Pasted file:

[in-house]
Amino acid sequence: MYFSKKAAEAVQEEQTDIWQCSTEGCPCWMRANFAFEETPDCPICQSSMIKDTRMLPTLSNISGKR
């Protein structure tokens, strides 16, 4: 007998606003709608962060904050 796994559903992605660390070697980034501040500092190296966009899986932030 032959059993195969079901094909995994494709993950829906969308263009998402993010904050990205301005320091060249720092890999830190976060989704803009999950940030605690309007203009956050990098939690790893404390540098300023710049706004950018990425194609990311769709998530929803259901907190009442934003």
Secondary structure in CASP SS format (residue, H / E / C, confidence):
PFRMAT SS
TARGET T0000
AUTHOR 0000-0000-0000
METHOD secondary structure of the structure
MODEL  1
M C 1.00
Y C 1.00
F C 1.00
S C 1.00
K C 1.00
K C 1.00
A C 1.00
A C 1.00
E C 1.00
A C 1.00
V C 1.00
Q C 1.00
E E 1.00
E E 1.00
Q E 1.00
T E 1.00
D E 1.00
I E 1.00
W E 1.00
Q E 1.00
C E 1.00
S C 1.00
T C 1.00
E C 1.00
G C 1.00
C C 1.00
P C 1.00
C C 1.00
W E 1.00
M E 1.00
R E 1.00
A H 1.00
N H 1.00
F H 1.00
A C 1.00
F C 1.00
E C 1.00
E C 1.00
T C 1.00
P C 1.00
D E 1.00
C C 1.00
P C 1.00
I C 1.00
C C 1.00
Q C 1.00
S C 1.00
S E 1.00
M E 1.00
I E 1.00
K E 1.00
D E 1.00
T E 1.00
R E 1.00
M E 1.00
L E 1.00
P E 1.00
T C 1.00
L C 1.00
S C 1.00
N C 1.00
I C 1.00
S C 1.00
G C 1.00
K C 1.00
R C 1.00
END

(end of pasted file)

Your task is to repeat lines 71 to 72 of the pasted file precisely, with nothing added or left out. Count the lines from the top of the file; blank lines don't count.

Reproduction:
I C 1.00
S C 1.00